One Spaniard, whose details were not published, and a 41-year-old man in Brazil have died of monkeypox in the first death cases from the disease outside of Africa, where monkeypox is endemic and deaths often occur, health officials of both countries informed on Friday.
The Brazilian Health Ministry’s statement said that the patient, who had a weakened immune system and suffered from lymphoma – among other diseases – died on Thursday of septic shock, aggravated by monkeypox in a public hospital in Belo Horizonte.
The Spanish Health Ministry confirmed the first monkeypox death in the country – where 3,750 monkeypox cases have been registered, out of which 120 have been hospitalized – and in Europe on Friday evening.
Five monkeypox deaths, all in African countries, have been confirmed so far by the World Health Organization (WHO), which recently declared the 2022 monkeypox outbreak a global health emergency.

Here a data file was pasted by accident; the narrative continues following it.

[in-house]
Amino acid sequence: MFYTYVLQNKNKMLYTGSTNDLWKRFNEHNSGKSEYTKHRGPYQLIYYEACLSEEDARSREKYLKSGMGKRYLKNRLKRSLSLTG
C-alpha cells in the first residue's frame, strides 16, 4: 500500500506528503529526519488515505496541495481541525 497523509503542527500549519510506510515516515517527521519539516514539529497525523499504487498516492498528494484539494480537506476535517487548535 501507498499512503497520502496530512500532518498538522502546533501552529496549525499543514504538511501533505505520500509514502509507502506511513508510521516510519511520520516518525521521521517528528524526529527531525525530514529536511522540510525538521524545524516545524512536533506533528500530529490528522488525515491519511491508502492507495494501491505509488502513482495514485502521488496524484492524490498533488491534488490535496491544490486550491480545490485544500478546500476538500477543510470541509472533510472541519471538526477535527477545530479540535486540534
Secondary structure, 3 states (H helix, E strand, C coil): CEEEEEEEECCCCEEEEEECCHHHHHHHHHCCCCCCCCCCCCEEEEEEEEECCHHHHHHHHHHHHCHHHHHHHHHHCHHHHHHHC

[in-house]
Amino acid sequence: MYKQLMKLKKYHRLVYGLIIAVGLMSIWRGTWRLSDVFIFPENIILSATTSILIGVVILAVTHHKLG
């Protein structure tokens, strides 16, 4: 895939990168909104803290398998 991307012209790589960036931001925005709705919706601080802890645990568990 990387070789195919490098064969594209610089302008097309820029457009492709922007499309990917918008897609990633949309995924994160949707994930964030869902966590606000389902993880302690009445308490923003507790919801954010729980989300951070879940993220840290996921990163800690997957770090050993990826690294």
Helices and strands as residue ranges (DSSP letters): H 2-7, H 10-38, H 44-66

Meanwhile, the US Centers for Disease Control and Prevention (CDC) have reported a total of 21,148 cases in 78 countries, out of which more than 90% are in countries that never before have reported monkeypox.
CDC data shows the US leads in the number of cases globally with nearly 5,000 reported cases.
Vowing to take measures to stop the outbreak amid the ongoing spread of monkeypox, New York Governor Kathy Hochul declared a State Disaster Emergency on Friday and has issued an executive order extending the pool of individuals who are allowed to administer vaccines to include EMS personnel, pharmacists, midwives, physicians, and certified nurse practitioners.
Previously on Thursday, the mayor of San Francisco announced a state of emergency due to the growing number of monkeypox cases and the desperate need for vaccines to support the people of San Francisco.
San Francisco Department of Public Health underscored that the city of San Francisco has 281 (30%) out of about 800 monkeypox cases in California and people are waiting for hours in line for scarce doses of monkeypox vaccine due to the national vaccine shortage.